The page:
Slow-burn impact

The history of binary arithmetic shows that we should be concerned about pressure to demonstrate the immediate value of discoveries, says Lloyd Strickland

April 2, 2015


Whether they like it or not, scholars these days are used to the idea that their work should demonstrate not just impact, but relatively swift impact. We should be grateful that it was not always like this. If it had been, some of the very best ideas that power modern life would very probably have been abandoned altogether because their significance was not immediately apparent.

A good example is binary arithmetic. This was, arguably, first conceived by Thomas Harriot (1560-1621), but he didn’t publish his findings and it was independently discovered in 1679 by the German polymath Gottfried Wilhelm Leibniz (who, a few years earlier, had discovered calculus and published it before Newton). Seeing no immediate significance in this new way of counting, Leibniz also made no attempt to publish it, and added his writings on the subject to his ever-expanding pile of unpublished papers, which, at his death, totalled some 500,000 pages.

But Leibniz revisited his discovery almost 20 years later, after coming to the view that binary arithmetic was of great importance to theology. He believed that the arithmetic, which was capable of generating all natural numbers using only zeros and ones, perfectly symbolised the creation of the universe from nothing by the one God. Indeed, he was so taken with the idea that he sketched a design for a memorial coin or medallion, the Latin inscription of which reads: “One produces all things from nothing, but the one is necessary”. To the sides are the words “image of creation”, alongside rays of light shining on what looks to be the watery deep, recalling the description of Creation from the book of Genesis.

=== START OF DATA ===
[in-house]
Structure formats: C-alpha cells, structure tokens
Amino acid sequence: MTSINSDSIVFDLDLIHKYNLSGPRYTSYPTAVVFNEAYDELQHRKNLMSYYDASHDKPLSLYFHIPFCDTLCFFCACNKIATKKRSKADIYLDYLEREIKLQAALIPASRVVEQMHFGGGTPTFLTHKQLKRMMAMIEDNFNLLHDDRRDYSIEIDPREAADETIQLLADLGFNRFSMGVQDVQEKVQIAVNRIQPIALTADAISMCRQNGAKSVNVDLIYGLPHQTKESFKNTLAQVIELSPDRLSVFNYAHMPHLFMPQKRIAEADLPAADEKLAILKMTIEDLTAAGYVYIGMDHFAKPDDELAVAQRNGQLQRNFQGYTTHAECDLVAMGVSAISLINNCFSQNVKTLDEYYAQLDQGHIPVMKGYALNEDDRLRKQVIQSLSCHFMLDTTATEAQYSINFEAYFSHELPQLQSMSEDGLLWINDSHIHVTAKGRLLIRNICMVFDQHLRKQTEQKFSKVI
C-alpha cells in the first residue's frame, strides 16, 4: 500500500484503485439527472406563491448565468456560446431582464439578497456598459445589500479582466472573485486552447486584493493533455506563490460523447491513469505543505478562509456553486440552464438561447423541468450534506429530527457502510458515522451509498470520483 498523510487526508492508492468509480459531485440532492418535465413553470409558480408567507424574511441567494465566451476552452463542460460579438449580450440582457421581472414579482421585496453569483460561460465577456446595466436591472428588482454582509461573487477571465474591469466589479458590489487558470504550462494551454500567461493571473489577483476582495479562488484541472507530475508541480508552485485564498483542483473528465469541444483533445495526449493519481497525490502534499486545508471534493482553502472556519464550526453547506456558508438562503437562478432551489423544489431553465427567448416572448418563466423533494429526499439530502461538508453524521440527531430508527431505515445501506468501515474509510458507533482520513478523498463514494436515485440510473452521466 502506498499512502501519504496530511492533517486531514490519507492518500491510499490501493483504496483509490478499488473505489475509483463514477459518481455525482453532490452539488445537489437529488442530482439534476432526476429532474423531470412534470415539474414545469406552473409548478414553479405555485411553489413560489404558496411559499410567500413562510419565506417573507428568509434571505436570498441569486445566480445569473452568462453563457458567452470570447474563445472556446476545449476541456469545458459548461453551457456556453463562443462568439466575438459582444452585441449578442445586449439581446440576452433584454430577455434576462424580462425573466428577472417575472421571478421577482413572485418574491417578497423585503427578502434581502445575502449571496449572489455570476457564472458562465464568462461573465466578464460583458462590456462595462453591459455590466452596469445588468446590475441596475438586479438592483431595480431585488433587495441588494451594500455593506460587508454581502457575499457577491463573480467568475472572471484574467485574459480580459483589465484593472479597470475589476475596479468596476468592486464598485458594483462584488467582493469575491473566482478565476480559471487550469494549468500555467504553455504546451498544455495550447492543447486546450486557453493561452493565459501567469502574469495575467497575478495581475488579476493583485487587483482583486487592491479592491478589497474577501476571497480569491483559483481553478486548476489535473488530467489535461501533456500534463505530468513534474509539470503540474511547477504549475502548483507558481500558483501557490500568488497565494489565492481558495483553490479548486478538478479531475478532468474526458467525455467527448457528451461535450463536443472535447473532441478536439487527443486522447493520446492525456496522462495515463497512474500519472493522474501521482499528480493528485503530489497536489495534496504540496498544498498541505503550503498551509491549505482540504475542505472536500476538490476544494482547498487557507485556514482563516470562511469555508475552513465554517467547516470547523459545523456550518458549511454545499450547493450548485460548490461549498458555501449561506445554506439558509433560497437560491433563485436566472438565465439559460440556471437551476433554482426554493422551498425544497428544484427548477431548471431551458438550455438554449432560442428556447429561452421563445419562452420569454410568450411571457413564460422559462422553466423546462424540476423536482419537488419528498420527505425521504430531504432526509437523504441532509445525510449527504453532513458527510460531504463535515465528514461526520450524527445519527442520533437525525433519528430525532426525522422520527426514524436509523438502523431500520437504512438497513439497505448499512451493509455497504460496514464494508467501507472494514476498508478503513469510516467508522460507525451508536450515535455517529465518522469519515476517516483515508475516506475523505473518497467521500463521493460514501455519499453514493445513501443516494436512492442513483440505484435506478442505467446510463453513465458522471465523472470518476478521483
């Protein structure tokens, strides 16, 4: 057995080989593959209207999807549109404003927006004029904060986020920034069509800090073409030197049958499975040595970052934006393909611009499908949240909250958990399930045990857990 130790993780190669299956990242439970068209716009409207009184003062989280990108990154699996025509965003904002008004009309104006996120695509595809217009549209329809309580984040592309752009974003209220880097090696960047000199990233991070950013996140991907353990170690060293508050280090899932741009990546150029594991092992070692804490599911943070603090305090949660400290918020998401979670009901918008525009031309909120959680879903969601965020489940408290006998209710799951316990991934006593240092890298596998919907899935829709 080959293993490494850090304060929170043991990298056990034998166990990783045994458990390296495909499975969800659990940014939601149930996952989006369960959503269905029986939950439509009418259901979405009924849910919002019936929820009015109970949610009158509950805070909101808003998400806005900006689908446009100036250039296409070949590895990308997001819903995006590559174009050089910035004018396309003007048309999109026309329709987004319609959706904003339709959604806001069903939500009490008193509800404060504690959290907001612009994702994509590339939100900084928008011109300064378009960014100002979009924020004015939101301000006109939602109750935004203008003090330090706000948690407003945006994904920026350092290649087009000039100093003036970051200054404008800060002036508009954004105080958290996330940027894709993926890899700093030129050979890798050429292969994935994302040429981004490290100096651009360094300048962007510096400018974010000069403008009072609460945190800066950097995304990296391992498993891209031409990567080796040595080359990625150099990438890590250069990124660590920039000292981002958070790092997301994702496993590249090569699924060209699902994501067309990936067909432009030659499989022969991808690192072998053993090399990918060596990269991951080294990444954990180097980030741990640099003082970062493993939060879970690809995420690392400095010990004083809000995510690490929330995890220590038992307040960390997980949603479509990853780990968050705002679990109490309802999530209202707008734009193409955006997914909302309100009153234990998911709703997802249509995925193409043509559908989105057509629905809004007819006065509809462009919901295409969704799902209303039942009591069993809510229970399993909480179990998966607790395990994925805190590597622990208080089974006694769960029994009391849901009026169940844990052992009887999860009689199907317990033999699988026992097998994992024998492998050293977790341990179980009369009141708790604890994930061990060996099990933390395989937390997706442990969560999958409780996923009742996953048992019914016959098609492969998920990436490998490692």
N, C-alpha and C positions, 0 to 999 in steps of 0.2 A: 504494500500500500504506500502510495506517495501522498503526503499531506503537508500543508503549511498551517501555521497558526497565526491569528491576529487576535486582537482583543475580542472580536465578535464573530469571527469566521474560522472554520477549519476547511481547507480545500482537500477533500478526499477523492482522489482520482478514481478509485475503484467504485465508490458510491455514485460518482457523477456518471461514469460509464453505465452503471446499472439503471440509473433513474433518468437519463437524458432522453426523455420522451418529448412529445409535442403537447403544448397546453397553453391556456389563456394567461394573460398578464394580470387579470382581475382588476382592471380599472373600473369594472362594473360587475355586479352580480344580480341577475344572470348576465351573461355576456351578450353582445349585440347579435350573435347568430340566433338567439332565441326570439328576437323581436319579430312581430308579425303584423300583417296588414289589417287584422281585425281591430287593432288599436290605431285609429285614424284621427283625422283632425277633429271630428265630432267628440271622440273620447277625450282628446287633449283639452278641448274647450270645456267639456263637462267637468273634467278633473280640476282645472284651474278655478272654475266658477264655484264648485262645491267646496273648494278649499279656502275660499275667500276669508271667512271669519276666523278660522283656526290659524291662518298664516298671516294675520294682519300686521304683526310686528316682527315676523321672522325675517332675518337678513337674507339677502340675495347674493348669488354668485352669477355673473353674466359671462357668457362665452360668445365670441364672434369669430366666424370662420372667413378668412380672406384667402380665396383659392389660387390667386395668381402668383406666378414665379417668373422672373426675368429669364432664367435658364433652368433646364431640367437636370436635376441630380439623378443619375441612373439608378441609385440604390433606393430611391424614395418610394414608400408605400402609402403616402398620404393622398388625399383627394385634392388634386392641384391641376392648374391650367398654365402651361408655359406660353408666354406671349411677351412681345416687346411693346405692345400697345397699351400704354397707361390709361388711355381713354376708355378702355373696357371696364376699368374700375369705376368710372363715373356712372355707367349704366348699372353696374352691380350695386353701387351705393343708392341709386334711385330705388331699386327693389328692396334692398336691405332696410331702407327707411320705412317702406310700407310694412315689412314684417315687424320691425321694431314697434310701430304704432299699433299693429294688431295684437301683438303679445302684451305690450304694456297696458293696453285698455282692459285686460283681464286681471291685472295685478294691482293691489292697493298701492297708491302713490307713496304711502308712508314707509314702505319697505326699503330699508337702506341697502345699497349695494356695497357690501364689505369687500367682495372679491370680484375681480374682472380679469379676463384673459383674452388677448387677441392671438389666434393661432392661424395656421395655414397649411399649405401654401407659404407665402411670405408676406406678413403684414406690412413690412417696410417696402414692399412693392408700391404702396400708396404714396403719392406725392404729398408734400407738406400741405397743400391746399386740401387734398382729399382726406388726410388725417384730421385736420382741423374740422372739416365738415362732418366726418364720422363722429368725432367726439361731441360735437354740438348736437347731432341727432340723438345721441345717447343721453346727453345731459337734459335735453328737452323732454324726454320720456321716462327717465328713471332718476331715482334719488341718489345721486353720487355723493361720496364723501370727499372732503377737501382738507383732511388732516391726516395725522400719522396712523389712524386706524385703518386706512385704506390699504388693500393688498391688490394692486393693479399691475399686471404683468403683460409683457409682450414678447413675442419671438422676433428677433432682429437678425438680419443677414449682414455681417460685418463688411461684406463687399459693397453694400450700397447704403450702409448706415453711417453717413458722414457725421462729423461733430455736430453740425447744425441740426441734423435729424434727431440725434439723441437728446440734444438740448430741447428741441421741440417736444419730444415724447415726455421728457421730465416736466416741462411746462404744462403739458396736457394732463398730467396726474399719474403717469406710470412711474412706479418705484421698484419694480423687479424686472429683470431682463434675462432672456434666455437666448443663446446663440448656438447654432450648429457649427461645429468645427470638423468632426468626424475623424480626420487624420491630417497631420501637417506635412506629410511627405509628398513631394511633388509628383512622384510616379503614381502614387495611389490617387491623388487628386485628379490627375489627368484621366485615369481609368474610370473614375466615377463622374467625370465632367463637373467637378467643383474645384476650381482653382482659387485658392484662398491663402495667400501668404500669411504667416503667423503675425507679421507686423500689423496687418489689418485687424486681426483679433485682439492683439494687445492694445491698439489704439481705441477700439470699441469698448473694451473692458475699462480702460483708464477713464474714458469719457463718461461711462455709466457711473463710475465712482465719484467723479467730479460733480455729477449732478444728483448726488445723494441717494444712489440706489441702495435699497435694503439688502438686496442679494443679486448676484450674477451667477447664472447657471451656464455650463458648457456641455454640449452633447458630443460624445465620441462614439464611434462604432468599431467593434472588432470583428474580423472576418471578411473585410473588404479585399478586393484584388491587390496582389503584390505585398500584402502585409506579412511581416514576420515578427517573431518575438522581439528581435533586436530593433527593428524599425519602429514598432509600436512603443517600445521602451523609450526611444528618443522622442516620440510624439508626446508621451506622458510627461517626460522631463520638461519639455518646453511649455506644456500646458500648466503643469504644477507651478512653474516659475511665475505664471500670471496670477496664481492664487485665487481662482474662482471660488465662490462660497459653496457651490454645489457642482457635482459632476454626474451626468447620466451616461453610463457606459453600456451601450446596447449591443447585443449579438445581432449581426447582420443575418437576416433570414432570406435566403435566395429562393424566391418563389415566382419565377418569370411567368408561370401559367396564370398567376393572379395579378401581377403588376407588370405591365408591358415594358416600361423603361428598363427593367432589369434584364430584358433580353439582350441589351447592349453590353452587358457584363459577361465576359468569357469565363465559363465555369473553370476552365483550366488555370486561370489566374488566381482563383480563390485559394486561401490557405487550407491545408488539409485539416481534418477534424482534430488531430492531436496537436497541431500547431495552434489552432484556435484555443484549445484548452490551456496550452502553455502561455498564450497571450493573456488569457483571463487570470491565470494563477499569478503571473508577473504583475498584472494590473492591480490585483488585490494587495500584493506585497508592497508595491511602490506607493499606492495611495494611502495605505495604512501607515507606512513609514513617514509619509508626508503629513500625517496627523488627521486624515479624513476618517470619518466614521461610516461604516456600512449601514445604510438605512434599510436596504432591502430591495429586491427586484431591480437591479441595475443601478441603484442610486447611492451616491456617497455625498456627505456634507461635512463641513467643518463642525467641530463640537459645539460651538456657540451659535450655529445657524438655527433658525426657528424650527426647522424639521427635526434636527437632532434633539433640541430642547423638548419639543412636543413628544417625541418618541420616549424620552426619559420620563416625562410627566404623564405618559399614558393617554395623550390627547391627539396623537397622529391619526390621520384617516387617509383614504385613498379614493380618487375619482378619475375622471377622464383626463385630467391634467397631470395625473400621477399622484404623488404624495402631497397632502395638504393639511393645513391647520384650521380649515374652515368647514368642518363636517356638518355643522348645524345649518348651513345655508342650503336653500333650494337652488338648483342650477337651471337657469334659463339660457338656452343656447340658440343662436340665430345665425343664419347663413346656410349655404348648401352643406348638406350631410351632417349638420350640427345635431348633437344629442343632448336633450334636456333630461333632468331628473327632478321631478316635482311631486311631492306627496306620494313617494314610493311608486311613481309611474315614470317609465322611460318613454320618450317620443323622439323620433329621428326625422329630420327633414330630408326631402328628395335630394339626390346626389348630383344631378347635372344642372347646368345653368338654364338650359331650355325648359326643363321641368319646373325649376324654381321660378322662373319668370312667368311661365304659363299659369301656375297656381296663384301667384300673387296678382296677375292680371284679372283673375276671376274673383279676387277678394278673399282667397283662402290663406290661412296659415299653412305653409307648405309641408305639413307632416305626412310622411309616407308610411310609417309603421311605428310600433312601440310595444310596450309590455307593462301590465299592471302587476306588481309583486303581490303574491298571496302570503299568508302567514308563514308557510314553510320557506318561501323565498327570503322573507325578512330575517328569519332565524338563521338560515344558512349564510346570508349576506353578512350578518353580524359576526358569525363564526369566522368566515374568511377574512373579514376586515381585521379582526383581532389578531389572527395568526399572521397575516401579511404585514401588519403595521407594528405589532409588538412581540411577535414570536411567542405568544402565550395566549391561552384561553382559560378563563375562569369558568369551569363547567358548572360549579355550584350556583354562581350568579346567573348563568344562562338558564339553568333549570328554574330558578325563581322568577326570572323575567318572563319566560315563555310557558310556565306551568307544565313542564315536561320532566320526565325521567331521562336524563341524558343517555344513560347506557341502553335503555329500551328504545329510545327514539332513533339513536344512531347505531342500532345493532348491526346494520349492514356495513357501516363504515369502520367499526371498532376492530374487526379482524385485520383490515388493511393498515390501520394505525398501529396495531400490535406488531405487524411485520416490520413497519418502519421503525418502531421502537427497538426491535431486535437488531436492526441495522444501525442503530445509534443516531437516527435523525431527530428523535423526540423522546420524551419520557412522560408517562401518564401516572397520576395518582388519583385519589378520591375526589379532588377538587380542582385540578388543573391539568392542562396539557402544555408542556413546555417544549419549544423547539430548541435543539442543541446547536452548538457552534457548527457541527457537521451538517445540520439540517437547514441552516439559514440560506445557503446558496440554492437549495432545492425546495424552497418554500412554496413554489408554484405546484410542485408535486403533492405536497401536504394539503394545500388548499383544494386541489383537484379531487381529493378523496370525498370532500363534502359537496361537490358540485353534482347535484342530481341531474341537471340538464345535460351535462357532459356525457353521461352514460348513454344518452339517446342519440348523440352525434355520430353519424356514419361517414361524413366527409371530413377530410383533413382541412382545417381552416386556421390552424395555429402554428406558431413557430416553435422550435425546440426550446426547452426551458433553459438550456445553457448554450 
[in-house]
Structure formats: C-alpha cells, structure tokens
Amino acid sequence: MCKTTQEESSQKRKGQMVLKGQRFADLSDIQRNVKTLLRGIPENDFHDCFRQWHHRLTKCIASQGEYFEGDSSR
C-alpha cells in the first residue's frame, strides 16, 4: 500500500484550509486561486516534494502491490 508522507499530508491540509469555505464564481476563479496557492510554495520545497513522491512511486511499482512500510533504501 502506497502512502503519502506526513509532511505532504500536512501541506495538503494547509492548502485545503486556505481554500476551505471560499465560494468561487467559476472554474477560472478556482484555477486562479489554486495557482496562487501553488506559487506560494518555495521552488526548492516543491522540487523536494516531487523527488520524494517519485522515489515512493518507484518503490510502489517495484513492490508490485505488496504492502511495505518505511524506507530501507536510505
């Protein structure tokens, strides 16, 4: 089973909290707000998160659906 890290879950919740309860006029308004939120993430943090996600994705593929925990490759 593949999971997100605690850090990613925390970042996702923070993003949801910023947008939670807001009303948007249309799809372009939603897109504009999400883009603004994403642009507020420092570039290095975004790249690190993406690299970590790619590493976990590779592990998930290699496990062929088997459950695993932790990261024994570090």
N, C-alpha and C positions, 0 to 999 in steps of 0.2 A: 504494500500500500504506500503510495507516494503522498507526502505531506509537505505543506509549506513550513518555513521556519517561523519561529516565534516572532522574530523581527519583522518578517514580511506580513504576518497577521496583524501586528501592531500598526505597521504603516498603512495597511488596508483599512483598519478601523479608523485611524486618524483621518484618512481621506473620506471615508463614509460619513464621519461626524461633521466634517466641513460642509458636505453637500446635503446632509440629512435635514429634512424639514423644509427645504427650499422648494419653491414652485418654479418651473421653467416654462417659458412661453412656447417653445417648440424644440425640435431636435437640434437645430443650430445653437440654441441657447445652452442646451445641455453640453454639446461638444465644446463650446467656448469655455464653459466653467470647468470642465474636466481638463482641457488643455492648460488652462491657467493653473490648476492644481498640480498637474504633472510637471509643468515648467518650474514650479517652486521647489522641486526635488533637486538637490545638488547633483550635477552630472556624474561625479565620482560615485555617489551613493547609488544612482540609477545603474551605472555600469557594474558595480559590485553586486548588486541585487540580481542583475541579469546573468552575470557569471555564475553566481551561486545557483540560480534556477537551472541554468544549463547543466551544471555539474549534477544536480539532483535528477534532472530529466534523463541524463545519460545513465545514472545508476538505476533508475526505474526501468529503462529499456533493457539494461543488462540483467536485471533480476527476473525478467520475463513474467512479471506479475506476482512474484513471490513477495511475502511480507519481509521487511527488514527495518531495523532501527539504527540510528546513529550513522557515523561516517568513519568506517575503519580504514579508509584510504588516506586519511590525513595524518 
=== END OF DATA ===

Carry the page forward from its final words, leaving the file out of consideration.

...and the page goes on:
Having identified a concrete use for his new method of counting – demonstrating to sceptics the truth of the core Christian belief in the creation of the universe from nothing – he began passing details of it to a number of his correspondents. One of those was Joachim Bouvet, a Jesuit who undertook missionary work in China. Bouvet was struck by the similarity between binary arithmetic and the mysterious hexagrams of the I Ching, developed by the Chinese thousands of years beforehand. Each of the 64 hexagrams consisted of a broken line (a yin) or a solid line (a yang). By equating the solid line with 1, and the broken line with 0, Bouvet suggested that the I Ching might actually be nothing more than Leibniz’s binary system in alternative notation.

Leibniz took little convincing that Bouvet’s theory was right. And what it meant, he realised, was that he had not so much discovered binary arithmetic as rediscovered it. Leibniz was so excited by the idea that he had unlocked a piece of ancient Chinese wisdom that he decided to make his (re)discovery public without further delay. Within a week he had written a short paper – “Explanation of binary arithmetic” – and sent it to an important scientific journal. The first half of the paper explained how binary arithmetic worked, while the second half outlined the theory that the Chinese had been aware of it thousands of years before. This led Leibniz to argue that there was merit in a two-way intellectual exchange with the Chinese, since they clearly had much to offer the Europeans. This stood in stark contrast to the attitude of many at the time, that the Chinese were merely there to be converted.

But Leibniz had less success in identifying practical uses for binary. He did note that using it “enables assayers to weigh all sorts of masses with few weights and could serve in coinage to give several values with few coins”, but none of his suggestions were followed up and, after his death, binary arithmetic became little more than a curiosity among mathematicians.

That was, of course, until it was put to use in the middle of the 20th century as the basis for the logic gates in modern digital circuitry, making the computer revolution possible. But the moral of the story, of course, is that if it had not been for Leibniz’s blue-sky thinking, and the lack of pressure on him to demonstrate the immediate practical value of his discovery, that revolution may not have happened when it did, or even at all.

Lloyd Strickland is a reader in philosophy in the department of history, politics and philosophy at Manchester Metropolitan University.

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